April 1, 2013 by CassieCravings
It was not long after little Eli came into my world, that it his sensitive nature began to present itself, which was met by my horrifying realization by how sensitive I am not. One of my first fears in parenting was breaking this little one’s spirit. I worried, read, studied and prayed. Then I repeated the process several times…and am still repeating that cycle.
While I dove into different parenting styles, I realized that I naturally started leaning towards gentle parenting. It seemed to make the most sense for my high-needs, tender-hearted baby boy.
The more I practiced, the better I became (and am becoming) of parenting gently. While I am certainly no expert and am hopelessly flawed as a human parent parenting a human child, I have noticed a remarkable difference since embracing the gentle parenting style. I am happier. My son is happier.
Lately, I have received many emails, discussions, posts and texts from other parents wanting to adopt gentle parenting techniques. While I don’t consider myself an expert, I have found that my 6+ years as a classroom teacher and several years in casework have provided a unique perspective with a broad exposure to find out what works best with many personalities of children. I am happy to share what I have learned, to learn what you have learned and to share this journey as we go along together.
Gentle Parenting Defined
According to Dr. Laura Markham of Aha! Parenting, gentle parenting (which she calls positive parenting) is divided into two parts. “All children ‘misbehave’ sometimes, and all parents wonder how to stop the misbehavior. But that’s only half of our mission as parents. The other half is raising a child who internalizes our guidance to become ‘self-disciplined’. The most effective “discipline” for your child is always positive, loving, gentle guidance” (ahaparenting.com 2013).
Many times gentle parenting is confused with permissive parenting. When I first cautiously began to research gentle parenting, I made this assumption. I raised my eyebrows at the idea. But I kept digging and kept studying. I quickly found out that the ideologies of gentle parenting and permissive parenting are not even in the same ballpark.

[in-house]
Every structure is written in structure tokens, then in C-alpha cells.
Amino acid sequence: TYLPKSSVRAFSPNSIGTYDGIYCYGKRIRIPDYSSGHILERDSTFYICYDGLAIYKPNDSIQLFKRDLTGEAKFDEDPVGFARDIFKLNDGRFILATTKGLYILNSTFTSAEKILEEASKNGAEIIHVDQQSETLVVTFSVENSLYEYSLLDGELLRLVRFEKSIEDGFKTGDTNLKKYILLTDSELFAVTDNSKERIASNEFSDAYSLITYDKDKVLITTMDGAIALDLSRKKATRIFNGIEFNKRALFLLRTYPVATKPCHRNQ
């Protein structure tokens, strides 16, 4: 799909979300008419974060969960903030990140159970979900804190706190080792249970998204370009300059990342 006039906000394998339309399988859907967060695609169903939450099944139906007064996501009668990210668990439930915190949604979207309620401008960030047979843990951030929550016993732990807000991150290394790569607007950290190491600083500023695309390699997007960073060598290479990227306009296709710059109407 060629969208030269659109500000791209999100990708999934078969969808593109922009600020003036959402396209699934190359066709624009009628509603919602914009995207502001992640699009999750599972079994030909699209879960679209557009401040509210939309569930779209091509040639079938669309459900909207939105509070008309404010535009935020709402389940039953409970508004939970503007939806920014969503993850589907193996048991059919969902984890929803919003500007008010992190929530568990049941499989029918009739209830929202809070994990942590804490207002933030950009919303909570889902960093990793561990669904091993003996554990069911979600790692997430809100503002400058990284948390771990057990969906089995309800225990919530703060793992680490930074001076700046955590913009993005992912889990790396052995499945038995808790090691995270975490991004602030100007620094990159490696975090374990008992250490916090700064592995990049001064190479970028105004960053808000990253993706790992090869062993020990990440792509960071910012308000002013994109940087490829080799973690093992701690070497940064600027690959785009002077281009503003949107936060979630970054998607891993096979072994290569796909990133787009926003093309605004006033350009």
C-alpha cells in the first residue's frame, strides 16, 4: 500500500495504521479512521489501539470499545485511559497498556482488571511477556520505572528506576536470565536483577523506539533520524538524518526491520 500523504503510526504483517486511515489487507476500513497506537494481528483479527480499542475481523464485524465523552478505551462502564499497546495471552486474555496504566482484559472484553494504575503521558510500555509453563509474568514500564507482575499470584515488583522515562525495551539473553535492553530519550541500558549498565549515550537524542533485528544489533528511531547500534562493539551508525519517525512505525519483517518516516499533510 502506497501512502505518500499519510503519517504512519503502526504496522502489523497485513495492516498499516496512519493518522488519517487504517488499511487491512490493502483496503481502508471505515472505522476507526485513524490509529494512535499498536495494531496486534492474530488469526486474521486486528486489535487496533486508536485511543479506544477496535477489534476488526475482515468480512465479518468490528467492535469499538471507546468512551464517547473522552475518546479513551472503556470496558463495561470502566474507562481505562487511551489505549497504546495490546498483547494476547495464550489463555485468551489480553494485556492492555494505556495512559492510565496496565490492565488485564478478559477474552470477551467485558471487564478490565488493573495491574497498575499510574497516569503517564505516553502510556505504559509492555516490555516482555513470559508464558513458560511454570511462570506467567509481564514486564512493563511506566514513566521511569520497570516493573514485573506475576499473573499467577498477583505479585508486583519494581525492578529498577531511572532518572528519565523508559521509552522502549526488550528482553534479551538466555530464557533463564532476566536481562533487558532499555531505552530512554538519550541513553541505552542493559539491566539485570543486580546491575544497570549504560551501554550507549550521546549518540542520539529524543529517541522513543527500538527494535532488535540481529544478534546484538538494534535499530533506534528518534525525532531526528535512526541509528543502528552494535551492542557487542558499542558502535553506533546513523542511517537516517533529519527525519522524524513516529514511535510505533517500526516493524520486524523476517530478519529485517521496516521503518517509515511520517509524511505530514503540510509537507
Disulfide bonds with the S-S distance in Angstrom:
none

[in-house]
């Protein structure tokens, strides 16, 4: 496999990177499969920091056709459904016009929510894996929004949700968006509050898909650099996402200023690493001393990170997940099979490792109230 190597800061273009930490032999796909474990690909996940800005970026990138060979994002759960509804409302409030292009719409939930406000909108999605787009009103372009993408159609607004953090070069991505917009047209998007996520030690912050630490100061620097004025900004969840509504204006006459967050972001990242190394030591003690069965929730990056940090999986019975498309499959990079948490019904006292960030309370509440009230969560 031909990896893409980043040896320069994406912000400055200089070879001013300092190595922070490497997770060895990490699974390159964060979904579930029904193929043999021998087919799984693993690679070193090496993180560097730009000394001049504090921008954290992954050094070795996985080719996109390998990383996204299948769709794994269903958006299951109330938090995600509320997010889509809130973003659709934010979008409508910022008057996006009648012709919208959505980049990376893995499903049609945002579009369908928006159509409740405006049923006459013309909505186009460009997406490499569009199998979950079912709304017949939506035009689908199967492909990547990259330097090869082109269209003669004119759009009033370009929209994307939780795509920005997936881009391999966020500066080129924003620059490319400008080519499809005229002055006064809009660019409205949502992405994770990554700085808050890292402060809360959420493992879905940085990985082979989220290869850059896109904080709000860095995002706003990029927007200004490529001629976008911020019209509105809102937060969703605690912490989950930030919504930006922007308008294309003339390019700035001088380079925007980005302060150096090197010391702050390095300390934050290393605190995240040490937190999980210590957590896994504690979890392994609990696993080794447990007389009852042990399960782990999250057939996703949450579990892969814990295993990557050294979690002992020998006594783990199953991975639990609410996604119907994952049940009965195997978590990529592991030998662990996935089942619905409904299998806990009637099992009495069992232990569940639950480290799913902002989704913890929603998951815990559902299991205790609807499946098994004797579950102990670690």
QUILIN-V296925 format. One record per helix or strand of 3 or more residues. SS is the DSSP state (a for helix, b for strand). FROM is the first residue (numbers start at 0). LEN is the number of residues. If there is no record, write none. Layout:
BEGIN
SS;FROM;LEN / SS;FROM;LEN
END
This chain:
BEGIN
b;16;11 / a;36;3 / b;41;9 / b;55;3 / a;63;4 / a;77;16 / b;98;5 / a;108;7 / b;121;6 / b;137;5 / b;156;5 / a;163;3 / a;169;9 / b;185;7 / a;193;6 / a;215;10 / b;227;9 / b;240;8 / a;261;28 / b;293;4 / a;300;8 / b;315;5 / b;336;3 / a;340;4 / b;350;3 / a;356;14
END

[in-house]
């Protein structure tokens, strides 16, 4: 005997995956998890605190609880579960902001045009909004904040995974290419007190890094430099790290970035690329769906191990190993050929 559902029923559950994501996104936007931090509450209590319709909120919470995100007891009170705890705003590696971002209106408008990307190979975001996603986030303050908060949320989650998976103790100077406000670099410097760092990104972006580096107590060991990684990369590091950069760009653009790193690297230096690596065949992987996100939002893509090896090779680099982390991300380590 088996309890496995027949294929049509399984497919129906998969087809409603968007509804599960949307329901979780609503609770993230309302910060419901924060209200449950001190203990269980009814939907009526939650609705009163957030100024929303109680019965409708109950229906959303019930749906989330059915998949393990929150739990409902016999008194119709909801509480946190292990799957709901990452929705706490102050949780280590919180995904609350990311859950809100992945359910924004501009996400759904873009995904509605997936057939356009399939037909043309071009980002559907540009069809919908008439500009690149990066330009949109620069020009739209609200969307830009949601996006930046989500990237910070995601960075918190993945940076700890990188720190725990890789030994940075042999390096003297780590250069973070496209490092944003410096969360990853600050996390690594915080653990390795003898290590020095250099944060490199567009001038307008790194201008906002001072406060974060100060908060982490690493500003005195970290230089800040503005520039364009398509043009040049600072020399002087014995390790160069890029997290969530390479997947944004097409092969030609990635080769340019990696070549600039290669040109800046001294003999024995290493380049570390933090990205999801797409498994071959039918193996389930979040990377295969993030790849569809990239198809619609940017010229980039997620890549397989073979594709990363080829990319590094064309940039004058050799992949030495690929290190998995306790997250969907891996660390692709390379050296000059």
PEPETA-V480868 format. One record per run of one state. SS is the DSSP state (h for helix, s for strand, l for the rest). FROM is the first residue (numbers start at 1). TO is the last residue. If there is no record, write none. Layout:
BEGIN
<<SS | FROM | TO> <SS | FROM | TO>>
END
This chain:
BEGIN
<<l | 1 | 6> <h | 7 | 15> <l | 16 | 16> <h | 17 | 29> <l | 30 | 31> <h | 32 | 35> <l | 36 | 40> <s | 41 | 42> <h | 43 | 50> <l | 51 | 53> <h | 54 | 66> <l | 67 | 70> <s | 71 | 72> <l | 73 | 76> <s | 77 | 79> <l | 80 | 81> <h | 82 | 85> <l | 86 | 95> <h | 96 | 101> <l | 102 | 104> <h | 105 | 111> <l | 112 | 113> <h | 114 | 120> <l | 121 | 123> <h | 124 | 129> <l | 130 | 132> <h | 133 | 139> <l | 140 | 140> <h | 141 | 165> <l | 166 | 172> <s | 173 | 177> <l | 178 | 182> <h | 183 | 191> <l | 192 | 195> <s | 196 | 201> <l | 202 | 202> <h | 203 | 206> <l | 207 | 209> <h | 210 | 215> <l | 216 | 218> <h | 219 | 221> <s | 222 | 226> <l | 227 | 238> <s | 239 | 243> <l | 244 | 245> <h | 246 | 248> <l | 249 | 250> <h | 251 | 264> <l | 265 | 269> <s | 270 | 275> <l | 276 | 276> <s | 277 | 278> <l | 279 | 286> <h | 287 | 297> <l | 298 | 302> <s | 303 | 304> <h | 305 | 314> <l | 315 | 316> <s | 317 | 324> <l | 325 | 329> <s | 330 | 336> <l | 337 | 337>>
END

Permissive parenting is dangerous. It provides little to no direction for children, allowing them to the whims of evolution and Murphy’s Law. Gentle parenting, however, is incredibly and intricately intentional. Children are redirected, respected and guided to be responsible.
Sanity in Choices
Choices are my sanity. “Would you like to have 5 more minutes in the bath or to read an extra story at bedtime?” and “Do you prefer the Spider Man underwear of the Thomas the train underwear?” gives my son age-appropriate power.
With choices, I am establishing boundaries that are safe, doable and that work for the entire family. On the flip side of that, I am allowing my son to take on responsibility. I am also narrowing down a seemingly endless number of options which can be overwhelming.
Skip open-ended questions with young children.
Open ended questions such as, “Which shirt do you want?” is daunting when that closet is longer than you are. When he has picked a shirt, what if it’s not weather-appropriate or event-appropriate? Then you have to discard his choice and ask him to pick something else. In my personal experience, few things are as annoying as someone saying “Pick a restaurant.” and then turning his/her nose up at my choice. Children have those same feelings of disappointment, frustration and hurt at a snubbed choice. But many have yet to develop the communication skills to say, “Am I picking, or not?”
How do choices really work?
Limit your choices to a couple or a few items and make sure they are choices you can live with. It might be tempting to say, “Either pick up that toy, or I’m going to throw it out.” While it does present a choice, what happens if he doesn’t pick it up? You have put yourself in a position to throw away his toy. You either have to back-pedal or to follow through. Either way, it’s not where I like to find myself (though I have on numerous occasions).
Choices are an excellent tool to use for strong-willed children (children who have a strong inner drive to do and say what they feel is right/just). It goes back to power within boundaries.
Choices also work well for kids who are sensitive to “messing up.” There is affirmation in understanding that these choices are okay because a grown up this child trusts has issued them. This will help the child build confidence in his/her ability in making choices.
In my professional experience, I have found that choices empower my students to make choices that work for them as well as for the class. It teaches them how to take responsibility and how to deal with the consequences (both positive and negative) of a choice.
In my experience, I have found choices to be one of my greatest tools in the classroom and at home.
In the classroom, instead of saying, “Sit down!”, I can give the option, “Would you prefer to sit in this seat or that seat?” It changes the nature of the direction, and it changes the tone. While I learned the art of choices in the classroom, I quickly brought it home after my son was born. Giving options to a child shows that you value their input, you respect him/her and that you trust that a good choice will be made.
How does giving choices work in your household?